Julia P. Herzberg is an art historian, independent curator, and Fulbright Senior Specialist living in New York. She completed her Ph.D. in art history at the Graduate Center, City University of New York, in 1998, with a dissertation on Cuban artist Ana Mendieta. She specializes on Latin American artists living in the United States, and has curated more than twenty-five exhibitions. Herzberg was a co-curator of The Decade Show (1990), held in New York at the Museum of Contemporary Hispanic Art, the New Museum, and the Studio Museum in Harlem, and she was the curator of the official US representation for the III Bienal Internacional de Pintura in Cuenca, Ecuador (1991). In addition to being a consulting curator at El Museo del Barrio in New York (1996–2001), she curated American pavilions at the 2003, 2006, and 2009 Bienales de La Habana, and she is a contributing and consulting editor for Arte al día Internacional. Herzberg has taught, lectured, and published extensively in the United States and abroad and received two J. William Fulbright Scholarship Board awards: one at the Pontificia Universidad Católica (2007) and another at the Universidad Diego Portales (2013), both in Santiago, Chile, and also served as visiting professor at the Instituto de Arte, Pontificia Universidad Católica de Valparaíso, Chile (2016).
This group exhibition took place in 1993 at the Center for Latino Art and Culture at Rutgers University, New Jersey. It included art from the late 1970s to the early 1990s that responded to the Escena de Avanzada—a political and conceptual art movement that emerged in the 1970s during the Pinochet dictatorship to subvert the regime’s censorship. Its members included artists Eugenio Dittborn, Diamela Eltit, Carlos Leppe, Raúl Zurita, and French-born Chilean cultural theorist Nelly Richard (b. 1948), a key mentor in shaping the movement.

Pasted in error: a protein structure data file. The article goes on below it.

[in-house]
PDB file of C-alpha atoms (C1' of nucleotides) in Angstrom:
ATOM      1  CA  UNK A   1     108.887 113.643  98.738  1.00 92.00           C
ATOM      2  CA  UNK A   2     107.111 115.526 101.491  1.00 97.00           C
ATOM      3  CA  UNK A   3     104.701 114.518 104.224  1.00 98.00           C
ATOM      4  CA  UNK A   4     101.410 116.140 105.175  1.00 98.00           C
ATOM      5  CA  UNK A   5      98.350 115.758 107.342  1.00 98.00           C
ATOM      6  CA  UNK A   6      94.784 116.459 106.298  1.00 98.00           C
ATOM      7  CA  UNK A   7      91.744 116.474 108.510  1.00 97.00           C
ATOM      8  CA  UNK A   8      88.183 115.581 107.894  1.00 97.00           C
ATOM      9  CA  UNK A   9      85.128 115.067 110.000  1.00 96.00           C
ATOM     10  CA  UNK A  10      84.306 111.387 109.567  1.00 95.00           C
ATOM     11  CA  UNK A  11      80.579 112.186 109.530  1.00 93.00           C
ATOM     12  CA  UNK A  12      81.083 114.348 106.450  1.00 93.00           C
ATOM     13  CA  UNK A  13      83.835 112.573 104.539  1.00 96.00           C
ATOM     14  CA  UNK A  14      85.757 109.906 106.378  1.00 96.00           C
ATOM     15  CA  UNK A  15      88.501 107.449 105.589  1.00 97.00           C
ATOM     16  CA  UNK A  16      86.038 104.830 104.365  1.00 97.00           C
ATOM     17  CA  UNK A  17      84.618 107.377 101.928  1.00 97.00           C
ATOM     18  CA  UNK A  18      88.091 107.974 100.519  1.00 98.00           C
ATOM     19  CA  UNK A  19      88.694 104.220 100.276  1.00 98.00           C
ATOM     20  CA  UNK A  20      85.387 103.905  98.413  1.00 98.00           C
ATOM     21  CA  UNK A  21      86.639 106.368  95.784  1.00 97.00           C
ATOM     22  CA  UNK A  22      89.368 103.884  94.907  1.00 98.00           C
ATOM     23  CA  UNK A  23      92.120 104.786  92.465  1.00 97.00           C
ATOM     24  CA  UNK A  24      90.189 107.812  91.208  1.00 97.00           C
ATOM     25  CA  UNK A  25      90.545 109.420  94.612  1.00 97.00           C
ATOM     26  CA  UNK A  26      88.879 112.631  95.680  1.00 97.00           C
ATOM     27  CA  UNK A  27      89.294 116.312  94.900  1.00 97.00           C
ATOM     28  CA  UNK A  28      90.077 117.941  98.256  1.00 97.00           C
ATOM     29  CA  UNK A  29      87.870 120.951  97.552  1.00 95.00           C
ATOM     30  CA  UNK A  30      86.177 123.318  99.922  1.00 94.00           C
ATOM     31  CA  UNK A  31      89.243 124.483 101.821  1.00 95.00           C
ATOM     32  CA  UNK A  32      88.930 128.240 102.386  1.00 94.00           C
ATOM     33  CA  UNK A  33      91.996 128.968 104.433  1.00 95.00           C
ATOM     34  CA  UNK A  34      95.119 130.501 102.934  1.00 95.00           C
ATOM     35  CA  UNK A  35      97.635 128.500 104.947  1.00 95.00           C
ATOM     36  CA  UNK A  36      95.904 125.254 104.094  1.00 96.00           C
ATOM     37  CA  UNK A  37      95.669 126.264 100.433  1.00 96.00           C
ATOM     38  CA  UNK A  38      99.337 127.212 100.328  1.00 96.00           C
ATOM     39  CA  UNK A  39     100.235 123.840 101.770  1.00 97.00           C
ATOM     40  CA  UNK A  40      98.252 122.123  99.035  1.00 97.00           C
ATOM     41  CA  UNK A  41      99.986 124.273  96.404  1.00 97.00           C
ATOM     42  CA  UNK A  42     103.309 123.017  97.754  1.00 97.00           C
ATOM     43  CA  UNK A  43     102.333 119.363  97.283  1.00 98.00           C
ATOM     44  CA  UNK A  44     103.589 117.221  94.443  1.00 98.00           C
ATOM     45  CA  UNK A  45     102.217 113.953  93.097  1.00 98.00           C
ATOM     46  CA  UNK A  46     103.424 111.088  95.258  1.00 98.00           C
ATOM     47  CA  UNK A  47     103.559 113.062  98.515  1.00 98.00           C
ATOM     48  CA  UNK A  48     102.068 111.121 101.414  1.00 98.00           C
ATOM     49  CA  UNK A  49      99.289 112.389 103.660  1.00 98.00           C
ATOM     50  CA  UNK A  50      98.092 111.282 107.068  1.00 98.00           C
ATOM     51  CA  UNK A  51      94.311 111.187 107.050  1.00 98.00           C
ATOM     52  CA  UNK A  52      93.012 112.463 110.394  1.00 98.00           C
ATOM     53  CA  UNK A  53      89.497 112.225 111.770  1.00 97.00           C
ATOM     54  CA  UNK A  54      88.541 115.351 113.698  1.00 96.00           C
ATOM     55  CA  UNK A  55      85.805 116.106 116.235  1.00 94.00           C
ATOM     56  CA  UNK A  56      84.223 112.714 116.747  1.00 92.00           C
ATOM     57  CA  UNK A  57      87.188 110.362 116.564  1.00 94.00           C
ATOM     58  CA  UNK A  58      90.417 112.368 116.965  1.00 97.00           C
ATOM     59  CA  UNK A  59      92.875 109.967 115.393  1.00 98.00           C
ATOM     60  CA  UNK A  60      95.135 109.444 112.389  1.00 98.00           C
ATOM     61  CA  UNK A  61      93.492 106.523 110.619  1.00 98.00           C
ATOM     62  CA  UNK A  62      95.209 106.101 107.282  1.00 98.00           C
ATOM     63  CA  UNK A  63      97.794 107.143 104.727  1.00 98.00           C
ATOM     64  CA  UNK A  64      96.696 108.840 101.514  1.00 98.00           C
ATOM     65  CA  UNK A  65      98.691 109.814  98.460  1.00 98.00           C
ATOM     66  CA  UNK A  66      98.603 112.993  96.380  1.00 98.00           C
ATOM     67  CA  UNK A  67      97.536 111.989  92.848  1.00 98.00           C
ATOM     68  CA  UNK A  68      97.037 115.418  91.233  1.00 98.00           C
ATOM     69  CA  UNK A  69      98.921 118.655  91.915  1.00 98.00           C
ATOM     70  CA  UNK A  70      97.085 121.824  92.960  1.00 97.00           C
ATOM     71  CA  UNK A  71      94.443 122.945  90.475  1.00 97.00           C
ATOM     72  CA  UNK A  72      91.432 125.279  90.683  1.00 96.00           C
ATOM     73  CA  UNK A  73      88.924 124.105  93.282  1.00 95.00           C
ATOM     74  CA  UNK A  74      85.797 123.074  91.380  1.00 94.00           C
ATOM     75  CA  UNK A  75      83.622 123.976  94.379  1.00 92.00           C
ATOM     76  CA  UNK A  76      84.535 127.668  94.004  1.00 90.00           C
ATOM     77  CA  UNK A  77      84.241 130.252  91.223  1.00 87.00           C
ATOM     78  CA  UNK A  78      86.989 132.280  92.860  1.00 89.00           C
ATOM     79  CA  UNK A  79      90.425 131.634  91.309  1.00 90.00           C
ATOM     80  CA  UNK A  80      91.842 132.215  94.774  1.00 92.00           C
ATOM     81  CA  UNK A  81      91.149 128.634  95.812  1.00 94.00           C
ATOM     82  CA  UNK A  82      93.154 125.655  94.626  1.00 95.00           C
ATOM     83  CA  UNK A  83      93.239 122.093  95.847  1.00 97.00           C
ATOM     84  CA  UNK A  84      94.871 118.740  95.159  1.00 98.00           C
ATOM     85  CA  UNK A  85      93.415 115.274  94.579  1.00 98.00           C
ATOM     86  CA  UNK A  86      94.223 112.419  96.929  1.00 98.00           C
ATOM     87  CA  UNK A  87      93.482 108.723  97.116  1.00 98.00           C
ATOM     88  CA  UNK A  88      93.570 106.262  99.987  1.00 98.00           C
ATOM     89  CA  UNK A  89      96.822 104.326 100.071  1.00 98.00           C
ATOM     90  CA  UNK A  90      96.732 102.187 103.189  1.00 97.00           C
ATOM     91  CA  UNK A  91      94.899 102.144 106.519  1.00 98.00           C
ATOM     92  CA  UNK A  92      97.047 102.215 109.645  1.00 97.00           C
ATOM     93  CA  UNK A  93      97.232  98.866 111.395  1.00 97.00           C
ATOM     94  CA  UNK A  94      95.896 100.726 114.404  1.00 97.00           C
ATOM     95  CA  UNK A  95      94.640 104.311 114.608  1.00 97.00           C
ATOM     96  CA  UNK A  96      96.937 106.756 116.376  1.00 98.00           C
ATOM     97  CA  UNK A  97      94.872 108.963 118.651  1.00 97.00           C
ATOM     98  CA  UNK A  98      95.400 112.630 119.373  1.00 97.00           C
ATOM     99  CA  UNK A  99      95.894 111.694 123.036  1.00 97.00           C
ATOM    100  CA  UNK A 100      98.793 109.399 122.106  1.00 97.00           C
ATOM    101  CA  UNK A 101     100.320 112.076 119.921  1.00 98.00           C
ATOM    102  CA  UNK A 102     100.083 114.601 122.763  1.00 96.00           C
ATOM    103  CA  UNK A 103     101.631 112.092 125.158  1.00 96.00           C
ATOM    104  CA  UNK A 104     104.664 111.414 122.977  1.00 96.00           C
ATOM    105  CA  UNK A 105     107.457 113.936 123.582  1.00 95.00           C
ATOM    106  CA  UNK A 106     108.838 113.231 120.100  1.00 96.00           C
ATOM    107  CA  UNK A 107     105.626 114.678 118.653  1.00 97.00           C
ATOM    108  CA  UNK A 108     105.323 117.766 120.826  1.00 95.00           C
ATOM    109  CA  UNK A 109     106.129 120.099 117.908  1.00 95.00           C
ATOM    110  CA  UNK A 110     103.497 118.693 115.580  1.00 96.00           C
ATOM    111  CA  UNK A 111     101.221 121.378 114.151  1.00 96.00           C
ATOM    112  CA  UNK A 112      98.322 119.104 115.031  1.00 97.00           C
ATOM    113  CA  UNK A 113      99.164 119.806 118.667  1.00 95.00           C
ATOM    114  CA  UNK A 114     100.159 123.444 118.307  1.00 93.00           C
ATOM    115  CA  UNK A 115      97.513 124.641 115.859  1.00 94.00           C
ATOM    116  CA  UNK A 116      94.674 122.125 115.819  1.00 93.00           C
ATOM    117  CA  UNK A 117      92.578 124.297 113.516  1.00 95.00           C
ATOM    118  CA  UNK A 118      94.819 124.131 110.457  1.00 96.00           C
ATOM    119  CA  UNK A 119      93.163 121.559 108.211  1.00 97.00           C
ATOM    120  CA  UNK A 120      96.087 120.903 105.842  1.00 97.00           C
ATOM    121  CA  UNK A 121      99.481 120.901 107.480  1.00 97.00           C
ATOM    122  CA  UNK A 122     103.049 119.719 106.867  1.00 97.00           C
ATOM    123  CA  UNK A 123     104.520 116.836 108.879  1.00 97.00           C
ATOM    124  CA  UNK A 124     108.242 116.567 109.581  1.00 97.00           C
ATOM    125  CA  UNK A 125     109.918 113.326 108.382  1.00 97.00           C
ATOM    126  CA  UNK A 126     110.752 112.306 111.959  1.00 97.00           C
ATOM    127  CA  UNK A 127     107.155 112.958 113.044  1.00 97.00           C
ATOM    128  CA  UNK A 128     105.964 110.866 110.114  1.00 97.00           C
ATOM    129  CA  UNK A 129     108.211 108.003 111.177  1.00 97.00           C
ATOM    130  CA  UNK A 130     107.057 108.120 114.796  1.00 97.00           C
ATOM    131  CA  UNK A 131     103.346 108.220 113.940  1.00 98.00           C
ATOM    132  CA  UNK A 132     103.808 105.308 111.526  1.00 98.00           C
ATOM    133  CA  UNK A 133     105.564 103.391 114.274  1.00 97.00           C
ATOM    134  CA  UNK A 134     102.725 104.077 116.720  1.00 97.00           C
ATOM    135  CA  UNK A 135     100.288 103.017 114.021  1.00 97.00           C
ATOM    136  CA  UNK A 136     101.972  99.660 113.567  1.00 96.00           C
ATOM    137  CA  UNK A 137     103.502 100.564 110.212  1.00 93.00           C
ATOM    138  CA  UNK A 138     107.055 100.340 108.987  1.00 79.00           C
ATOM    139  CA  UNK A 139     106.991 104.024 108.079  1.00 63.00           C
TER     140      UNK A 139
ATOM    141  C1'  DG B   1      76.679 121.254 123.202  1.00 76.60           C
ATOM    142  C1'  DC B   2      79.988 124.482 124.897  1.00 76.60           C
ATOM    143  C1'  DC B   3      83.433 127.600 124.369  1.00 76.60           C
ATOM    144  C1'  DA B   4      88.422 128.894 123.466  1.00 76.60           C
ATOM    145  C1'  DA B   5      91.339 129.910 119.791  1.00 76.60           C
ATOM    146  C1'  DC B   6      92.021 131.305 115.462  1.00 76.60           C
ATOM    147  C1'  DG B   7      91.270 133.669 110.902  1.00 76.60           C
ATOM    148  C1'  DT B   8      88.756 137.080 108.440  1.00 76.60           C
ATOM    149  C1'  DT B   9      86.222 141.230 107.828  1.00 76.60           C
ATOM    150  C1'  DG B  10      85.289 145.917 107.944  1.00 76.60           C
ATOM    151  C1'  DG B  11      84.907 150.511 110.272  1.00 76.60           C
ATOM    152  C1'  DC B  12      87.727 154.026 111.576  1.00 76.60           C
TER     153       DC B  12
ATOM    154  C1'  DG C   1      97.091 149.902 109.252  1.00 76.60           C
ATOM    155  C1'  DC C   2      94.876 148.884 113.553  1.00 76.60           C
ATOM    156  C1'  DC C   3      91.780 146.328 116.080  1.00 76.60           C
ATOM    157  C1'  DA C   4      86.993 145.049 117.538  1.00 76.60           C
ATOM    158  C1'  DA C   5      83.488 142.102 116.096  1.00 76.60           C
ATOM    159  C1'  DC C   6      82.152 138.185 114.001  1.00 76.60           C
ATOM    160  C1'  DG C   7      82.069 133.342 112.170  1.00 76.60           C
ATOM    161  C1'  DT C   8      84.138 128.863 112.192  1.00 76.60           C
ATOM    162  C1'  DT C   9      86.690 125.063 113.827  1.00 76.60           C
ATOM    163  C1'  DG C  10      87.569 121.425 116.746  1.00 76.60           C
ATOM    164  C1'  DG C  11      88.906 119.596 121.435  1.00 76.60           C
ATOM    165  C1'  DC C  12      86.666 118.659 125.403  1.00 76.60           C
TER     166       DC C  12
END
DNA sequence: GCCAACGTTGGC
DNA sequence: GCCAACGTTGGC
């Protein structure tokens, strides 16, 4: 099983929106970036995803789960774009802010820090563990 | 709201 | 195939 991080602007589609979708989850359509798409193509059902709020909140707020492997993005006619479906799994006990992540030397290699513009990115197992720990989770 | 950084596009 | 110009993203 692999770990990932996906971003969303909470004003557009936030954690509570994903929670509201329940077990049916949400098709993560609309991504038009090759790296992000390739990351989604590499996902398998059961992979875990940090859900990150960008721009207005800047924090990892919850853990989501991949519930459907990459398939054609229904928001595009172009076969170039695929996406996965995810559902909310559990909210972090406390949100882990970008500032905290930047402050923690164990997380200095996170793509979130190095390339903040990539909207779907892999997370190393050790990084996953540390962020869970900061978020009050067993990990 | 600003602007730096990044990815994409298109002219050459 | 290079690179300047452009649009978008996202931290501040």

Twelve artists, most of them Santiago-based, were included in the exhibition. Lotty Rosenfeld (1943–2020) was well known for her public art interventions in which she manipulated road markings and traffic signs as politicized acts. Francisco Brugnoli (b. 1935) created installations responding to the sense of urgency/emergency he felt under the military dictatorship. His wife, Paz Errázuriz (b. 1944), took stark photographs of transgender male prostitutes and other marginalized figures. Juan Pablo Langlois Vicuña (1936–2019) drew on pop culture in his mixed-media works that addressed contemporary subjects with biting sarcasm. Claudio Bertoni (b. 1946) made installations comprising hundreds of old shoes, which expressed a sense of poetic loss, especially poignant in light of missing activists. Eduardo Garreaud (b. 1942) depicted well-known pop figures in his Neoexpressionist paintings. Carlos Altamirano (b. 1954), first associated with the Avanzada, later made large-scale printed, painted, and collaged images portraying barbed wire and mass graves. Gonzalo Díaz (b. 1947) addressed Chile’s cultural landscape by depicting his countrymen. The Catalonian painter Roser Bru (b. 1923) contended with persecution and loss in her neo-figurative paintings on the Holocaust and Chile’s missing individuals. Enrique Zamudio (b. 1955), not associated with the Avanzada generation, created a series following the 1988 plebiscite depicting former presidents in a hybrid style (combining photography and printmaking). Arturo Duclos (b. 1959) made installations and interventions in public spaces stemming from the Avanzada’s conceptual approaches. Lastly, Nancy Gewölbe (b. 1939) created installations infused with coded autobiographical references. This essay was the first to address the metaphors used by the Chilean artists of different generations who used various media to express their resistance to Pinochet’s regime. Most of them (i.e., Rosenfeld, Errázuriz, and Bru) had never been shown in the United States, nor had they been written about at the time.